Has anyone ever seen a basement slab that has no expansion joints. The home was built in 2016 and the seller said he was told by the builder that because the slab is installed on footers it didn’t need expansion joints. any thoughts or insight would be appreciated.
Morning, James. Hope this post find you well.
Maybe you are referring to isolation joint? You have an image?
What type of foundation. Deep or Shallow. Individual Footing or Isolated Footing. Combined Footing. Spread footings or Strip footings and Wall footings.
Control, expansion or isolation joint?
Expansion joints. An Expansion Joint allows the slab to move horizontally / vertically. Thus to impede mechanical damage if contact with parts of the structure should occur. IE: Foundation walls, Footings, or Structural Columns.
To answer your question. Yes.
Any images, James?
Around here expansion joint material is used in basements between the foundation wall and slab in lieu of cut or tooled joints out in the floor and it works well in most incidences.
If it is a larger slab, or with several corners, it will be cut or tooled for expansion/control joints.
Yes, many. Sounds like the builder didn’t want to pay for the concrete saw.
I’ve never seen control joints in the slab itself but as others have mentioned, there is an isolation joint at the perimeter
I have never seen the need for expansion joints in a residential basement, I think contraction joints is want the topic is about. Without exposure to the sun I don’t think the basement temperature would rise to the point where expansion would be an issue. Isolation joints around piers and isolated footings is a good thing. IMO shrinkage cracks have been the majority of the cracks typically homeowners see in their basement/garage floor slabs. In a rectangular foundation without foundation wall offsets theoretically a gap will be formed around the perimeter of the concrete slab due to concrete shrinkage as the concrete cures. But, realistically the subgrade the concrete is poured on is not frictionless. The friction plus any offsets in the foundations walls resists the movement of the concrete slab as it cures creating tension stresses in the concrete and shrinkage cracks develop. The best solution is to provide properly placed contraction joints or saw joints. On a rectangular slab try to cut the slab in equally spaced joints trying to make each section as square as possible not to exceed 20 feet. On an irregular shape foundation you have to be creative to ensure each section can shrink without restriction form any foundation offset. Anyone working in commercial construction on large slabs will always see special provisions in the contract and plans to address joint spacing, concrete mix design and temperature requirements to minimize random shrinkage cracks in concrete slabs.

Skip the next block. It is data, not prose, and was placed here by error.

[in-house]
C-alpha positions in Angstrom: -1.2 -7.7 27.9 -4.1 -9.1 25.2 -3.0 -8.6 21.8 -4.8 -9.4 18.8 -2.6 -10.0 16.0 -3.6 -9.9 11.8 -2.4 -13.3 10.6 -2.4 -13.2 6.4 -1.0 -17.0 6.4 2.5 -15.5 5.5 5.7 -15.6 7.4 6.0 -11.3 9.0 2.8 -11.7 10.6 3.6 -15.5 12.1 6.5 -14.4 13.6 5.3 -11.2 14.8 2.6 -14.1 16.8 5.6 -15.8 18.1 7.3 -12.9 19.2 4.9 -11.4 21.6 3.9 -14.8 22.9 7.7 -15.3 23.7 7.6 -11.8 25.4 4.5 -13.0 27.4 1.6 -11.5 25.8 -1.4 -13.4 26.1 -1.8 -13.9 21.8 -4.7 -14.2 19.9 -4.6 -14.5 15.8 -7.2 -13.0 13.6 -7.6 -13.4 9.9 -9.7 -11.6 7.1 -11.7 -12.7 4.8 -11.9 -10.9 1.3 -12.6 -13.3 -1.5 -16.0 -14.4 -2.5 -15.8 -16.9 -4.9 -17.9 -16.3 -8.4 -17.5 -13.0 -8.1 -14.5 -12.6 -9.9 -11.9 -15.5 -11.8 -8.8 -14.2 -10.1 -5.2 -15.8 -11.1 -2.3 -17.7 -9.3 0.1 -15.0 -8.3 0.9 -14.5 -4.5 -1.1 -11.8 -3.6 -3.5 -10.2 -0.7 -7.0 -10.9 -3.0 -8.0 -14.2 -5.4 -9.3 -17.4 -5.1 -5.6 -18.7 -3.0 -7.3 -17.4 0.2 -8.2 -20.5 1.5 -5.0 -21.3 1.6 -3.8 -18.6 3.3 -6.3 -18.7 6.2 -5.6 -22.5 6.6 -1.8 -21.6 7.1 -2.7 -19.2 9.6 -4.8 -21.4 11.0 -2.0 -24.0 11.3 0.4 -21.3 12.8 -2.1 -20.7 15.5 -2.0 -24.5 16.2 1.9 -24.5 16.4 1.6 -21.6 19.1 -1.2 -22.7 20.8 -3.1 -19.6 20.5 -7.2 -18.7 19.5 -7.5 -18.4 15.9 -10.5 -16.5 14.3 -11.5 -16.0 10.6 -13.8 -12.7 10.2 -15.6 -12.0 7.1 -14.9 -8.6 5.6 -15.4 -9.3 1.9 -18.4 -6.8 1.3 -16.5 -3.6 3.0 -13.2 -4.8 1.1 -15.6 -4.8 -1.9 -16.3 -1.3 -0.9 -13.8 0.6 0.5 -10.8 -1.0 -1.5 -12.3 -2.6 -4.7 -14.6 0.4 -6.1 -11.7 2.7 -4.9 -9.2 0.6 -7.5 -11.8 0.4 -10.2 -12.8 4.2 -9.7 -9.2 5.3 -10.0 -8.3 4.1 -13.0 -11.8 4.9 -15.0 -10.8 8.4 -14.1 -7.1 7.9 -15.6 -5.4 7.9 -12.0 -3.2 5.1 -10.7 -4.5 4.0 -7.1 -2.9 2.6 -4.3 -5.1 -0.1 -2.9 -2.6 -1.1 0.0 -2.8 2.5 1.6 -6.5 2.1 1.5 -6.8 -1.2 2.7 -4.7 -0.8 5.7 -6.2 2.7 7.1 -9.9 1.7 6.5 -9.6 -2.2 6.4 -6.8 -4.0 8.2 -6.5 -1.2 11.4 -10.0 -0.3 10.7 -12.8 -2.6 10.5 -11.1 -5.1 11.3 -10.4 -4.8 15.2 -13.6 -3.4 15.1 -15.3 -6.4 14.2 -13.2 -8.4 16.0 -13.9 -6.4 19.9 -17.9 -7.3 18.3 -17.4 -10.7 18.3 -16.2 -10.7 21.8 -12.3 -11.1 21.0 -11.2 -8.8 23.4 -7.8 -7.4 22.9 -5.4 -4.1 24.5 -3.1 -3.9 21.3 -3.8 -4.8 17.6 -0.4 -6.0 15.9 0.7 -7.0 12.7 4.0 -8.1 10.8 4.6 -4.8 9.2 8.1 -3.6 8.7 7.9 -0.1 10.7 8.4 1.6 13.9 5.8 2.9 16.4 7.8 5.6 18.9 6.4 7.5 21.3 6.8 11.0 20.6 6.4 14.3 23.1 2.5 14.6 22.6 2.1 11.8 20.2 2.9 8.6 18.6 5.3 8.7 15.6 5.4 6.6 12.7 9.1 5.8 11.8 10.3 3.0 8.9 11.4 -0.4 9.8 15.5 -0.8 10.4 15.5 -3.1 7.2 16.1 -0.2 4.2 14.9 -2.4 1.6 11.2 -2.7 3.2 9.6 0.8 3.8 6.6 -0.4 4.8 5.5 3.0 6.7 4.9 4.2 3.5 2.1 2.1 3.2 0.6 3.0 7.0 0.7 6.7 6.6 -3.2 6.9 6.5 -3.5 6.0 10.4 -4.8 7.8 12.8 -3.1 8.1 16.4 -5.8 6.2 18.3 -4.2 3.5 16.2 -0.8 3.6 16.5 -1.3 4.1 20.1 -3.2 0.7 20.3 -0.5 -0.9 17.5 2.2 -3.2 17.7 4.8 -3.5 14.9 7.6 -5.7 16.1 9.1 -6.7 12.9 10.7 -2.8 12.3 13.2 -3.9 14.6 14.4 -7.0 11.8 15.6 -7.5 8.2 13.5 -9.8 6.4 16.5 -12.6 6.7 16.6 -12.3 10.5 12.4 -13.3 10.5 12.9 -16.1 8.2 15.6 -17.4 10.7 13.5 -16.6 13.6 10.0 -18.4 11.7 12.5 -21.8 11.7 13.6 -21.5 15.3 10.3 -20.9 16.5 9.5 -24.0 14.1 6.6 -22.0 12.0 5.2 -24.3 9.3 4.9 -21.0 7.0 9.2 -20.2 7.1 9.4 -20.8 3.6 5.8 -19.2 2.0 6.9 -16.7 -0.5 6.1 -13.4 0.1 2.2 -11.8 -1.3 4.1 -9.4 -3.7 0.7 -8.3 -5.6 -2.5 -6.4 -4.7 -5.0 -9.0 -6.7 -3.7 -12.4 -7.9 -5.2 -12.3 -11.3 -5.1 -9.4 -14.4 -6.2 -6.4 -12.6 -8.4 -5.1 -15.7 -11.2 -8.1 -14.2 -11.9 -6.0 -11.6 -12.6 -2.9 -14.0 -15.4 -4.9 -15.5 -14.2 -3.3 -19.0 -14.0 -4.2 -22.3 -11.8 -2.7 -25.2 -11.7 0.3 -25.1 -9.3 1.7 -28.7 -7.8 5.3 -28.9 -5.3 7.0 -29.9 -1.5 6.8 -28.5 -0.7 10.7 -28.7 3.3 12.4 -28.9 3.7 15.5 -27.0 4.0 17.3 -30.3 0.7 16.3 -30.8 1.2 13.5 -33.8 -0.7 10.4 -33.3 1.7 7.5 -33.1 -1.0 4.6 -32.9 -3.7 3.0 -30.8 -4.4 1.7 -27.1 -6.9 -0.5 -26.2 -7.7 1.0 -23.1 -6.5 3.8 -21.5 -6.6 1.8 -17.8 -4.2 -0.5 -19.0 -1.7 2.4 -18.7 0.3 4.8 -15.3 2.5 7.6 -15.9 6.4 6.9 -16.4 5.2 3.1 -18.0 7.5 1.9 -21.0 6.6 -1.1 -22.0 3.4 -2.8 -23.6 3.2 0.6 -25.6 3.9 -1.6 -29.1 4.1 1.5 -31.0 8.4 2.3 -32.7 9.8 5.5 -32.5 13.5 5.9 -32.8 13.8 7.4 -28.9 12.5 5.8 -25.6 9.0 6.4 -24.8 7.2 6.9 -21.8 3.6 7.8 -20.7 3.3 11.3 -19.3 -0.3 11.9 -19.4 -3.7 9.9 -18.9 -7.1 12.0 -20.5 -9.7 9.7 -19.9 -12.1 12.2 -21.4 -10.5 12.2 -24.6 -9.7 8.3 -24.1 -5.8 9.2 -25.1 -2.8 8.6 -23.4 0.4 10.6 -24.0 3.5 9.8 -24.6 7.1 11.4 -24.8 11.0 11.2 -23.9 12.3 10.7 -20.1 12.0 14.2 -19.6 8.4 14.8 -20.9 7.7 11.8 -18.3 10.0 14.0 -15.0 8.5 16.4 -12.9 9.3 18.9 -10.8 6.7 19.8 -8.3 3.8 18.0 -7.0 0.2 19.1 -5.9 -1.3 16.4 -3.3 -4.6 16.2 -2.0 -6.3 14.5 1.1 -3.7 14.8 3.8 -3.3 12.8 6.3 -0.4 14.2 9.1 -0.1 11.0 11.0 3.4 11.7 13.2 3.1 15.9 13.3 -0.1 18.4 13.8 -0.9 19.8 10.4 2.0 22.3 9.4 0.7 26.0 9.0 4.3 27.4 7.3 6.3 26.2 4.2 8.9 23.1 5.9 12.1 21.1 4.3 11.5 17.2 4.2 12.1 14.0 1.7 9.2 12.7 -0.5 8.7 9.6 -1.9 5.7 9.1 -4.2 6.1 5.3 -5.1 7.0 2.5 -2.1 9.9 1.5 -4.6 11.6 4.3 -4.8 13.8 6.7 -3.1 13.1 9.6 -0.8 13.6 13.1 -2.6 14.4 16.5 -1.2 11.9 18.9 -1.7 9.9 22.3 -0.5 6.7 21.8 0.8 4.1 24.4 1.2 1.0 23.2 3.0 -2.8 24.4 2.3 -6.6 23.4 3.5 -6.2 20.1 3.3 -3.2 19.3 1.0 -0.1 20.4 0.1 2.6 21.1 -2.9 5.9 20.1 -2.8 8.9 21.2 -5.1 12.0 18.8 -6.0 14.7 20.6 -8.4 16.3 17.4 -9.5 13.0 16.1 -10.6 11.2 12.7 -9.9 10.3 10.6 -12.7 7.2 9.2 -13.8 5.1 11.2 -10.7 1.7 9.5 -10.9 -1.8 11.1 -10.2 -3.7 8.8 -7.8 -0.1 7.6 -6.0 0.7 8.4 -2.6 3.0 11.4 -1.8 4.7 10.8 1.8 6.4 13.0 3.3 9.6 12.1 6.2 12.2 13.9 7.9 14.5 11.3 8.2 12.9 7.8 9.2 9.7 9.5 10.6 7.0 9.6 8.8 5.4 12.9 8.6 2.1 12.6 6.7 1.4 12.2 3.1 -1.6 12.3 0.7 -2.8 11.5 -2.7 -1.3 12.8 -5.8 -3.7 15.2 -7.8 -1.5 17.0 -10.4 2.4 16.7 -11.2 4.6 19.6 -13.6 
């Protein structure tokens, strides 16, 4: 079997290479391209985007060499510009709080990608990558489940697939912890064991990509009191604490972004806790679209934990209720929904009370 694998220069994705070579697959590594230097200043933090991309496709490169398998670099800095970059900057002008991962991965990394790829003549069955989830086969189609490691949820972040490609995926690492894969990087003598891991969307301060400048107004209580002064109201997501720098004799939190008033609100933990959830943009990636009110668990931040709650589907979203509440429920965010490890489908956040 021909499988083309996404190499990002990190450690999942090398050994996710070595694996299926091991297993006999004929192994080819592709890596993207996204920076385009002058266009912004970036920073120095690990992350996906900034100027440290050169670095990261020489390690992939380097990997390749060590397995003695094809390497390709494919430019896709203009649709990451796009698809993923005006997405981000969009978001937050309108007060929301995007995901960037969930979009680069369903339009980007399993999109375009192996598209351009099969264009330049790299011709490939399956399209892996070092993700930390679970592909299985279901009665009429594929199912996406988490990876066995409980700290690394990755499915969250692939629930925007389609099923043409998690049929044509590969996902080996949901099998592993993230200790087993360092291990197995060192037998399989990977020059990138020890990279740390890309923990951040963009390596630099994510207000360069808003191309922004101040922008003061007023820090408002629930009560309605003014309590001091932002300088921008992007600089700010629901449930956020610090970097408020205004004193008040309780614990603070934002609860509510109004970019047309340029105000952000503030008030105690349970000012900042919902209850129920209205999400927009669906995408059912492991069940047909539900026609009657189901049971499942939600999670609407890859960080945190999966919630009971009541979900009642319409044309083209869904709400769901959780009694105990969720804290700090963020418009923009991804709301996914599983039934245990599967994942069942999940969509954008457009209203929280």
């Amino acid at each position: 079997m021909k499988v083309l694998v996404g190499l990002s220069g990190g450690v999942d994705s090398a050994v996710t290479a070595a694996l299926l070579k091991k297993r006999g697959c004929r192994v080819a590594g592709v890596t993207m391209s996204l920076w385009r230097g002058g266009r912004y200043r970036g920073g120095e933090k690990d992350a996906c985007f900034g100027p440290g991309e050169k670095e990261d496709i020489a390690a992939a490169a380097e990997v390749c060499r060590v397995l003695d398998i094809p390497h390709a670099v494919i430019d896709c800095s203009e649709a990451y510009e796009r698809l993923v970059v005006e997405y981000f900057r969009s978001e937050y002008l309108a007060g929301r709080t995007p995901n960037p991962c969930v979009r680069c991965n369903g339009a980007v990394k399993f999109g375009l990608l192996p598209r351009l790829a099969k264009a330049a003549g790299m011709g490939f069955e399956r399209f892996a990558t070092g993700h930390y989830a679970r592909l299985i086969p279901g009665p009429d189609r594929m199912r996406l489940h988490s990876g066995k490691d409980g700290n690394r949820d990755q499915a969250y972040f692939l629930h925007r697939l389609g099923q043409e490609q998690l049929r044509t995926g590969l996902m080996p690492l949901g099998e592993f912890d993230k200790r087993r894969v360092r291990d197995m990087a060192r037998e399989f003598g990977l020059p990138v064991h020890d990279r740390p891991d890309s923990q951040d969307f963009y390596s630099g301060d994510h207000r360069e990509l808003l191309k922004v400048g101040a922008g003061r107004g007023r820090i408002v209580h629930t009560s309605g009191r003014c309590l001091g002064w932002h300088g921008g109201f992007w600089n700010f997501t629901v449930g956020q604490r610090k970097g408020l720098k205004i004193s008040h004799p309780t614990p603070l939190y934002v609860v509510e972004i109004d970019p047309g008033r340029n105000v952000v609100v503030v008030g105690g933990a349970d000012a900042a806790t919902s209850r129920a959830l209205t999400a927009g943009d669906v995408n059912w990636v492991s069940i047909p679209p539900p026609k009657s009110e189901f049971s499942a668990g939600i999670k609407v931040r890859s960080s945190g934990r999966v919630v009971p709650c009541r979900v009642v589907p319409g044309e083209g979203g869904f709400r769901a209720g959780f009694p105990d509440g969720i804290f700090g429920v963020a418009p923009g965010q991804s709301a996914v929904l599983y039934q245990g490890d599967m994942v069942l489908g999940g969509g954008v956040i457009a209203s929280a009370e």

The graphic below shows an irregular slab with predetermined contraction joints. The arrows represents how the concrete wants to shrink towards the center of mass.
YOU MAY HAVE TO CLICK ON THE PICTURES TO SEE THEM.
Exactly why I posted the link above. Inspectors have a BAD habit of using improper terminology, whether from ignorance or laziness, I don’t know, ~smh~
Considering a residential basement or slab concrete, for the most part concrete does not expand. Concrete shrinks after it’s initial pour.
Concrete: “When it first dries, concrete shrinks and undergoes structural alterations that make some of the shrinkage irreversible. Thus, even if it is later resaturated, the initial drying shrinkage isn’t fully recovered.” “However, concrete does indeed expand when it gets hot or when the moisture content changes.”
Accurately correct Randy, thanks for that.
Ok so it seems the biggest problem everyone is having with my post is the term I used and I apologize for that, and yes I was talking about control/contraction joints. I also think it is unnecessary to call someone ignorant or lazy and that is all I will say about it.
To go further on this the I posted prior to seeing the property and it was a question from the buyer realtor and I was mainly asking to understand why a builder wouldn’t put in the control joints. Further to this when the property was inspected it was discovered that the support posts were bolted directly to the concrete slab. Further it was discovered that the concrete slab construction is a “Waffle Slab”, more information can be found here; https://www.cornellengineers.com.au/beware-waffle-slabs/. Thank you to all of you who provided comments most of them were helpful.
Oh grow up!!
If you do not know details of something, you are ignorant of the facts.
If you do know the details of something and fail to properly utilize them, you are lazy.
It’s not my problem you don’t like the definitions of words in the English language!
A waffle slab is an engineered slab, which is a different animal from a standard poured slab. They have reinforcing steel and some may have post tension cables.
Mr Jonas I have grown up and will now avoid your input and comments as they seem to not be following the community guidelines.https://forum.nachi.org/guidelines. Thank you for your input and good day.
Randy, that is what I have learned through research, I also understand there are some people who like them and some who don’t. What I am trying to figure out is how to determine if this is the type of construction I am seeing. Is there something visual that will tell me it is a waffle slab or not. Most people that I inspect for, realtors and buyer alike are used to seeing steel support posts that sit on caissons or piers and not bolted to the concrete floor. It would be nice to be able to show them something that tells them it is a safe construction style.
Feel free to place me on “IGNORE”!!
James, A waffle slab is typically used on poor soil.